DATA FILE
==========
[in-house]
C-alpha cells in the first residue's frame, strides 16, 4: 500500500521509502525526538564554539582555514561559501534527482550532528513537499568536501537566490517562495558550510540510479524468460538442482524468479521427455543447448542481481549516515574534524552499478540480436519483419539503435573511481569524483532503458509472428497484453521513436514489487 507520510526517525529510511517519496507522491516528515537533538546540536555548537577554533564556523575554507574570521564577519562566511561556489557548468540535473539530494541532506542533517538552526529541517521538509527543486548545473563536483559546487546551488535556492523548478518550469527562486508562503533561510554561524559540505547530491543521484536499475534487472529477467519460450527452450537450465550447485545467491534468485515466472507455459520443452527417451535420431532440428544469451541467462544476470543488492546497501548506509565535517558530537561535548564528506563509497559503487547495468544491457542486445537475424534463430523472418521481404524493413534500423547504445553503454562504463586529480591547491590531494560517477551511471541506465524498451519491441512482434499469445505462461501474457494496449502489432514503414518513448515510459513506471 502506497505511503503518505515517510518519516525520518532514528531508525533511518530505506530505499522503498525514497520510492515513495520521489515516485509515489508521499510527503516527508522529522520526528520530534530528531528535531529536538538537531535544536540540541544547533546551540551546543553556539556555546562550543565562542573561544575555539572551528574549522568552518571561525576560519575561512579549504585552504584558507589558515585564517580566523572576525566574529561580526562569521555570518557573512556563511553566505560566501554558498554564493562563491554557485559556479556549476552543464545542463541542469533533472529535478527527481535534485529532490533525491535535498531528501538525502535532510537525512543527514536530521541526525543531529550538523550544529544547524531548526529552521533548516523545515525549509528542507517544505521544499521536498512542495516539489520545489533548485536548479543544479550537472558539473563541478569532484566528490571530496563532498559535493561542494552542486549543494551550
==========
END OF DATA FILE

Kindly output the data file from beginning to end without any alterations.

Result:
[in-house]
C-alpha cells in the first residue's frame, strides 16, 4: 500500500521509502525526538564554539582555514561559501534527482550532528513537499568536501537566490517562495558550510540510479524468460538442482524468479521427455543447448542481481549516515574534524552499478540480436519483419539503435573511481569524483532503458509472428497484453521513436514489487 507520510526517525529510511517519496507522491516528515537533538546540536555548537577554533564556523575554507574570521564577519562566511561556489557548468540535473539530494541532506542533517538552526529541517521538509527543486548545473563536483559546487546551488535556492523548478518550469527562486508562503533561510554561524559540505547530491543521484536499475534487472529477467519460450527452450537450465550447485545467491534468485515466472507455459520443452527417451535420431532440428544469451541467462544476470543488492546497501548506509565535517558530537561535548564528506563509497559503487547495468544491457542486445537475424534463430523472418521481404524493413534500423547504445553503454562504463586529480591547491590531494560517477551511471541506465524498451519491441512482434499469445505462461501474457494496449502489432514503414518513448515510459513506471 502506497505511503503518505515517510518519516525520518532514528531508525533511518530505506530505499522503498525514497520510492515513495520521489515516485509515489508521499510527503516527508522529522520526528520530534530528531528535531529536538538537531535544536540540541544547533546551540551546543553556539556555546562550543565562542573561544575555539572551528574549522568552518571561525576560519575561512579549504585552504584558507589558515585564517580566523572576525566574529561580526562569521555570518557573512556563511553566505560566501554558498554564493562563491554557485559556479556549476552543464545542463541542469533533472529535478527527481535534485529532490533525491535535498531528501538525502535532510537525512543527514536530521541526525543531529550538523550544529544547524531548526529552521533548516523545515525549509528542507517544505521544499521536498512542495516539489520545489533548485536548479543544479550537472558539473563541478569532484566528490571530496563532498559535493561542494552542486549543494551550